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We born twice: tackling photography like the clay of a sculpture

A reflection on roles, context has become fluid and unlimited – Gabriele Rosati «If home brings family, then family could also be a place where one feels at home»

The camera is a mirror, reflecting both the person being photographed and the photographer. «I don’t like to approach models, but people. I try to create a bond with them that is more human than professional. I try to insert myself inside their stories, their behavior and their body language. I pay attention to what they are doing, especially when they don’t have the room in front of them: when they are drinking or on the phone, looking at the ceiling or waiting. In that moment, I feel the greatest truth that those people are giving me and it is the truth in which I can reflect myself. They are real movements, attitudes, positions. I use the body of the other as a medium, as in sculpture you shape the touch of clay: I fret it, I position it, I block it, I dress it. Just as I employ the person in front of me to communicate, they also communicate through me, at the same time». In this act of mutual exchange, «I prefer to be alone, at most with a third person between me and the subject. I have had experiences in which, in retrospect, I realized that the presence of others on the set (a presence that is also distracted, someone who assists by looking at their smartphone) cooled the atmosphere and I was less able to build the connection I seek with those I photograph». Madre di me is the title of the shooting that Gabriele Rosati has made for Lampoon, the Commitment issue. At the time of shooting it, only two people were present on the set: Rosati and his subject. «Madre di me was born from a reflection that exploded at home during quarantine, spent with my parents, after a long time that, for study reasons, I lived far from them. I wondered how my parents’ perception of me had changed after missing out on sharing the daily grind for so long. I realized how I had viewed my mom’s role in a traditional way and how the concept of role in society can be a prison. The concept of family today is vulnerable and fluid that my mom could be someone outside the family unit: a friend, for example. If home brings family, then family could also be a place where one feels at home. Paradoxically, a bench could be my mom. There is an intrinsic message to the title: me can be anyone; mother can be anyone. It’s like two containers that everyone can fill based on their own experience».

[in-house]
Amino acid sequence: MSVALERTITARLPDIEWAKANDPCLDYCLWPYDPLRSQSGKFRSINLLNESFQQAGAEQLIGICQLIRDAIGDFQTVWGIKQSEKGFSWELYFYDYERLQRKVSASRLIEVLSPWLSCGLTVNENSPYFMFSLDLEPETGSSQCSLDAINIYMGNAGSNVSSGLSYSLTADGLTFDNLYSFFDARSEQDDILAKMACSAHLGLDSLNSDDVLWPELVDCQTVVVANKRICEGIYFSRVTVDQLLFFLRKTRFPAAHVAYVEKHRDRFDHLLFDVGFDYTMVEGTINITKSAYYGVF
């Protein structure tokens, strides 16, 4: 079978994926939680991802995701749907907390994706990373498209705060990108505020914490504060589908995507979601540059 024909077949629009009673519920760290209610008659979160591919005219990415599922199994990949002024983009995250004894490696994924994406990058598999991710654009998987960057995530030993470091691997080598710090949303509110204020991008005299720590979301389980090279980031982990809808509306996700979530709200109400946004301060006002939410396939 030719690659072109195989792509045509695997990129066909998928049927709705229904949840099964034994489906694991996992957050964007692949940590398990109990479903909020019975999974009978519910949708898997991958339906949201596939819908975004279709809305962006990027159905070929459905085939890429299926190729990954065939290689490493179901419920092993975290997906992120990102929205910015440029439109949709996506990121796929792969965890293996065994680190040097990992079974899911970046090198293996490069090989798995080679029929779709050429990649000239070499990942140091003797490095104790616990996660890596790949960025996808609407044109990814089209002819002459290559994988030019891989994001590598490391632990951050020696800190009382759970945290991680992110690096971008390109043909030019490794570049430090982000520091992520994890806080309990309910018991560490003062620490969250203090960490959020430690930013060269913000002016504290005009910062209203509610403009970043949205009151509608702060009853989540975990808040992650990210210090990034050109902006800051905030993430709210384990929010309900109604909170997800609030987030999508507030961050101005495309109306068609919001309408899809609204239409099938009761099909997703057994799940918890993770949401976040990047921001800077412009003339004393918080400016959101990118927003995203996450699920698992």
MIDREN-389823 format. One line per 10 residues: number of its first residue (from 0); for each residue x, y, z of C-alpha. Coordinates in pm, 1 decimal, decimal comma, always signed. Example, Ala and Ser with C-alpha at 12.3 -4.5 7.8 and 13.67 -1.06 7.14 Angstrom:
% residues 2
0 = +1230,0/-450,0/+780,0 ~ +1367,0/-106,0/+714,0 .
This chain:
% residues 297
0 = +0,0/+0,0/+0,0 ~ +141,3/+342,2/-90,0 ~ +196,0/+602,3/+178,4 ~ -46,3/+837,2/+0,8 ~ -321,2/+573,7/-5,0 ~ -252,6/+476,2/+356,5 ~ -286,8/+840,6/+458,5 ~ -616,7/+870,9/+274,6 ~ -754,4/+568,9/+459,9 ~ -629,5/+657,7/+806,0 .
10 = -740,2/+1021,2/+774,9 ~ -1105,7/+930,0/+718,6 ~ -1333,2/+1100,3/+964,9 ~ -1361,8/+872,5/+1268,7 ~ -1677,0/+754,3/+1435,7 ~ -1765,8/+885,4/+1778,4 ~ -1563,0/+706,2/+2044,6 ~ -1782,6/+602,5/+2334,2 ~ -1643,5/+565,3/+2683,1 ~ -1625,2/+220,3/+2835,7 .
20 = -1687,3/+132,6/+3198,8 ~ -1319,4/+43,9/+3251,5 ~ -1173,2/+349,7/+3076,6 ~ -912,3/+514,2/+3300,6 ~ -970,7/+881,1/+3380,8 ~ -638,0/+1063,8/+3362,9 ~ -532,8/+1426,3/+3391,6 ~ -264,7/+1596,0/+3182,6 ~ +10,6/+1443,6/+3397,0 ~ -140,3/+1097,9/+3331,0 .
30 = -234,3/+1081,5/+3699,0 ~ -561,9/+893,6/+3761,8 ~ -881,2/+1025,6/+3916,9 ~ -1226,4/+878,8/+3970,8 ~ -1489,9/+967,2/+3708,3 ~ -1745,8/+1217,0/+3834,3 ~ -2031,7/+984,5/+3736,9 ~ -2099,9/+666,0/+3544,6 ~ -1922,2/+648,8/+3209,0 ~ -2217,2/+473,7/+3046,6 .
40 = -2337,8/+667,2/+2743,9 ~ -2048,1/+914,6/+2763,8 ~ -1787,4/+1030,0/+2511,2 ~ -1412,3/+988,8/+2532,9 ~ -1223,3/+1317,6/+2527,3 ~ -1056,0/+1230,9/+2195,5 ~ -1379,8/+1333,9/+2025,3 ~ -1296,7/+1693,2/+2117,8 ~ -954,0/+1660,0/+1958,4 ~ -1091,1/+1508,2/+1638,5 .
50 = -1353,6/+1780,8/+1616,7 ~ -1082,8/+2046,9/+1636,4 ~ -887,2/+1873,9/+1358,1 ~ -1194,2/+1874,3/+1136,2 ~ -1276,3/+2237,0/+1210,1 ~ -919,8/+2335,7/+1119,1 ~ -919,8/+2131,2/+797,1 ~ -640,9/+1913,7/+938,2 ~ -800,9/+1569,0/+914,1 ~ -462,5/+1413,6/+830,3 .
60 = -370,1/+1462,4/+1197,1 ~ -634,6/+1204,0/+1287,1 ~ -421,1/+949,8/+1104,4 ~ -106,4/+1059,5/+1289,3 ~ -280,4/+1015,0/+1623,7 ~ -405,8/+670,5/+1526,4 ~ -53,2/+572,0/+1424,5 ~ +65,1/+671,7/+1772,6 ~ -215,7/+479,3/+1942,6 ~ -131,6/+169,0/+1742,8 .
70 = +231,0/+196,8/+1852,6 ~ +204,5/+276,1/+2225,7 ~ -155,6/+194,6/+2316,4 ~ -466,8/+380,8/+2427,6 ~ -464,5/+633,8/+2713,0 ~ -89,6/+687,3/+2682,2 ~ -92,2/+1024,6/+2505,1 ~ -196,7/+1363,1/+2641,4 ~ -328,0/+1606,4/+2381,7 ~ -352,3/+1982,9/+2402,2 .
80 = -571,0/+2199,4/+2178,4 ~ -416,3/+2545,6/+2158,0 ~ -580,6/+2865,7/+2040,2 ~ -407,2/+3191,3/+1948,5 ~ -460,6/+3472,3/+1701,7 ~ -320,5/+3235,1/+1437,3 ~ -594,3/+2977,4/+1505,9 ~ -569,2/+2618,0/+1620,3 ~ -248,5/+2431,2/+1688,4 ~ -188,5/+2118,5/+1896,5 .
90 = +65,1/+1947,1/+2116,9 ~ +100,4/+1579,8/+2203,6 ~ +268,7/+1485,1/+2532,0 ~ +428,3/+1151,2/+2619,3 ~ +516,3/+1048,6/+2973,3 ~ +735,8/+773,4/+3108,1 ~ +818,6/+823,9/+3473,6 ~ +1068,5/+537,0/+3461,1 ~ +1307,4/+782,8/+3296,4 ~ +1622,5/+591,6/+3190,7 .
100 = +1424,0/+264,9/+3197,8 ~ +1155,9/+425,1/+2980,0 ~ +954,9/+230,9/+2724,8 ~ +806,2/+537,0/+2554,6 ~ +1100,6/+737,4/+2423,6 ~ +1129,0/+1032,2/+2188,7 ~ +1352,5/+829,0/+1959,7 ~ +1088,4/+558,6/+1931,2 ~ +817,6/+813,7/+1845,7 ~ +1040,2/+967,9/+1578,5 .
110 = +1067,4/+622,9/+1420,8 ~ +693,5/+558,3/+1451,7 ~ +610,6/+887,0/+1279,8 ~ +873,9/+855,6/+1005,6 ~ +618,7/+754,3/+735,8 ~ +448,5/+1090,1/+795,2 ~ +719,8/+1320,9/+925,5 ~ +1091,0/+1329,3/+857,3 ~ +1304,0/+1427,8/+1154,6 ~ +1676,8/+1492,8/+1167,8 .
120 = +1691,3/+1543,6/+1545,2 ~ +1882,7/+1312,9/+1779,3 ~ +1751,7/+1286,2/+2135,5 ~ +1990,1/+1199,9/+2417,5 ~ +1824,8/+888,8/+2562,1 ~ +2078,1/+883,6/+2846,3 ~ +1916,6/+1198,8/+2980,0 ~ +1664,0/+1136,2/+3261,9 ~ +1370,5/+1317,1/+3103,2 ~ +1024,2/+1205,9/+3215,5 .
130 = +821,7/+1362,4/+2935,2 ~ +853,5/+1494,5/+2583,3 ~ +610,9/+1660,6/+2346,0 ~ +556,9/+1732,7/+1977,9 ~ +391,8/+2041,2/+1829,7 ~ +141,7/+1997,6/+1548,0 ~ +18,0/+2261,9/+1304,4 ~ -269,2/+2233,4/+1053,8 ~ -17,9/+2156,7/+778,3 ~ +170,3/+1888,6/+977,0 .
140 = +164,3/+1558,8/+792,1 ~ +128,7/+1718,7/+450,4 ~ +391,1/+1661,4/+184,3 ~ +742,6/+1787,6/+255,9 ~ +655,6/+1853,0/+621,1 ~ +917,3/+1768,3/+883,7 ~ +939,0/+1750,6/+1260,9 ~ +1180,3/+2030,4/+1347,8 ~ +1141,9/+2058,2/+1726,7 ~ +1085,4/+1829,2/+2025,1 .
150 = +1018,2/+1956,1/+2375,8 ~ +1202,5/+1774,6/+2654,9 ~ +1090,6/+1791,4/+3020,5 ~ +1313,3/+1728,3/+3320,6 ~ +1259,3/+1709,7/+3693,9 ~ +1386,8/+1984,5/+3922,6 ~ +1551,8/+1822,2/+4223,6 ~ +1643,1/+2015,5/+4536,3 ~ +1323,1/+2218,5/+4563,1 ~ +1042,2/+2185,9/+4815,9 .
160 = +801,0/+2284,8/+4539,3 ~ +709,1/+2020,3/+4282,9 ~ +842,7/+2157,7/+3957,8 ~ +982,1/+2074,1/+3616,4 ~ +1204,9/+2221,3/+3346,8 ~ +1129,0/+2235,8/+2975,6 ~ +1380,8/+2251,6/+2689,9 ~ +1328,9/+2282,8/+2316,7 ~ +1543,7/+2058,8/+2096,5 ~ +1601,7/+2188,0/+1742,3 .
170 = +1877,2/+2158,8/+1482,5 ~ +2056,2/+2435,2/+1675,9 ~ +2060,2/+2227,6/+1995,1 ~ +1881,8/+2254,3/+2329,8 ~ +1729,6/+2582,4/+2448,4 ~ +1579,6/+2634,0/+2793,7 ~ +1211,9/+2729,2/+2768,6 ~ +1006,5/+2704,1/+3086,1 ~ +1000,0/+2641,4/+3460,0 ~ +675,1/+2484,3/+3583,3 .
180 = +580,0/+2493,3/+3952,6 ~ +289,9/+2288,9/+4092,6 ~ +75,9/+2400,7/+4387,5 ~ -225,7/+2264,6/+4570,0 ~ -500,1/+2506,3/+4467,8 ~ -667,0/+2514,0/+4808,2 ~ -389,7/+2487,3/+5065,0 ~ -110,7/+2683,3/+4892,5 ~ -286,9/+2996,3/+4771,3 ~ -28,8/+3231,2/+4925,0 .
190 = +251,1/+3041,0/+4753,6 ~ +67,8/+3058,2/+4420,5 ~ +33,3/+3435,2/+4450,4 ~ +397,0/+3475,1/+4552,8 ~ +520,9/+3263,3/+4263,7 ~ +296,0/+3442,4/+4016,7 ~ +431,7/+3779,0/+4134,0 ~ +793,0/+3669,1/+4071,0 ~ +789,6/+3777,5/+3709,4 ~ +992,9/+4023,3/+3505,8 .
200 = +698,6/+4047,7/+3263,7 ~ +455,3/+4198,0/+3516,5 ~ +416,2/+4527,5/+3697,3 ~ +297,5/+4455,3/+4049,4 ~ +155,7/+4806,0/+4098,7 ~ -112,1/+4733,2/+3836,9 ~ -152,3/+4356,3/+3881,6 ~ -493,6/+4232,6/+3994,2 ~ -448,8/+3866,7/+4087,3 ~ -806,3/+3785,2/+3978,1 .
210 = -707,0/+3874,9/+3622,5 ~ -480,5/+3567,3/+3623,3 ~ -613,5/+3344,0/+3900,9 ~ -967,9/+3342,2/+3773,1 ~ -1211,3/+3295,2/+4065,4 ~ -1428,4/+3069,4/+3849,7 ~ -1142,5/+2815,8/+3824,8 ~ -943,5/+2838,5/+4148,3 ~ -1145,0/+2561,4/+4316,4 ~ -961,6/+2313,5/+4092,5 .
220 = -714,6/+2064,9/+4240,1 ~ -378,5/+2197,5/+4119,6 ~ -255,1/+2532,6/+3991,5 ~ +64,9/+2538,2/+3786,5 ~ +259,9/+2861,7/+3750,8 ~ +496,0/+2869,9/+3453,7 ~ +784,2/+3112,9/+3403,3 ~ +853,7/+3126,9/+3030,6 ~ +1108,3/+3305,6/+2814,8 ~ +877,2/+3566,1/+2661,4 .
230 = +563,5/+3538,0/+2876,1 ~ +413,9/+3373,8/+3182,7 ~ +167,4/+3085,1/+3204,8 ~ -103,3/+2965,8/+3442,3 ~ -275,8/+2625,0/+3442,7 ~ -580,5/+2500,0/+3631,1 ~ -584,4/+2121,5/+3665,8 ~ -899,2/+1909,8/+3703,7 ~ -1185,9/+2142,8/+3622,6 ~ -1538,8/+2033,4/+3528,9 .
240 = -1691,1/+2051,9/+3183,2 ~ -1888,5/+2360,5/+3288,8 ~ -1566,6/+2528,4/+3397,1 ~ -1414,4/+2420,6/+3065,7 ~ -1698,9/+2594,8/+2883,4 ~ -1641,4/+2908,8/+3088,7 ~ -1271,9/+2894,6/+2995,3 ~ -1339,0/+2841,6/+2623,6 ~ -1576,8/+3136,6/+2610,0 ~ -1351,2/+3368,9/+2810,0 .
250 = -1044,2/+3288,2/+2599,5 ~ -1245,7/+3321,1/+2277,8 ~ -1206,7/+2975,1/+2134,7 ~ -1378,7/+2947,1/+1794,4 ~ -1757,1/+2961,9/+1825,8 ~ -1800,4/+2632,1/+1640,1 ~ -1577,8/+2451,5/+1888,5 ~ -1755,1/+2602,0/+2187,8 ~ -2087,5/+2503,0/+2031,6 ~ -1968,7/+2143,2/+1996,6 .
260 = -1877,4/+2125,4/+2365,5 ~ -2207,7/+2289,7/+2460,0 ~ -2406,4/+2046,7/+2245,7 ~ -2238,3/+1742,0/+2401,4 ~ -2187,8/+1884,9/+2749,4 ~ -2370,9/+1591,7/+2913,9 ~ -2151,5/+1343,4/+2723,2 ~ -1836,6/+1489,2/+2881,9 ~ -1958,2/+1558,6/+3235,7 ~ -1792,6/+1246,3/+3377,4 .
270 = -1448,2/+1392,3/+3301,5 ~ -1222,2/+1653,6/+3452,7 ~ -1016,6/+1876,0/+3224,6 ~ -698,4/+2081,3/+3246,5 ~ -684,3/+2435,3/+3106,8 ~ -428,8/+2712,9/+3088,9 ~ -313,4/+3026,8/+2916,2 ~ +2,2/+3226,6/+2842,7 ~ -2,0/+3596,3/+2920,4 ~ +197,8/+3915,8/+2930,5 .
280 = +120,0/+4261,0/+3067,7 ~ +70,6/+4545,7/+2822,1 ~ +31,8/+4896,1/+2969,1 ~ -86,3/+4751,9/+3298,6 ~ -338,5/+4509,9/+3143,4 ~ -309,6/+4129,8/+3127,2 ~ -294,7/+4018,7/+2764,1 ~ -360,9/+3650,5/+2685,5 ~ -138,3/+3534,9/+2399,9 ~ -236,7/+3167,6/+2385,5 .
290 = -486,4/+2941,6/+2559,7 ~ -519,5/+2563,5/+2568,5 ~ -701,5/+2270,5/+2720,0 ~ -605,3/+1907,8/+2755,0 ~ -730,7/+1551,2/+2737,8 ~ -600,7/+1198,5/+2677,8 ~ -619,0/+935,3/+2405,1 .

The pronoun ‘me’ marks a disconnect from the word ‘Mother’. It is not about the birth that occurs with childbirth, but the second birth that happens when we decide who to become and find a guide capable of leading us towards the realization of our true being. In the elaboration of the photographic narrative, Rosati asked himself, «In truth, who do I feel is my mother at this moment in my life? In answering, I identified a mother who is not biological, but ideological». The woman portrayed, the mother, is her sister Marianna: «A light and source of confidence, even in confusing moments. She chose my name. She gave me the name I bear». The first part of the visual path portrays her as she rotates on herself and in relation to her brother, with respect to an initial position. In the rotating movement, «I recompose the role of my sister, with my memories, with my experiences, until the image in which she is naked and seems to say ‘I am here’. It’s a dualism between the perception I have of her and the perception she has of herself, while she is immortalized by me». The second part, in which the fashion aspect emerges and predominates, portrays her on top of a bench, lying on a chair or captured from below as she seems suspended in the sky. «These are visual contrivances that talk about her, her surreal approach to the environment».

Madre di me, Ph Gabriele Rosati, Coat Issey Miyake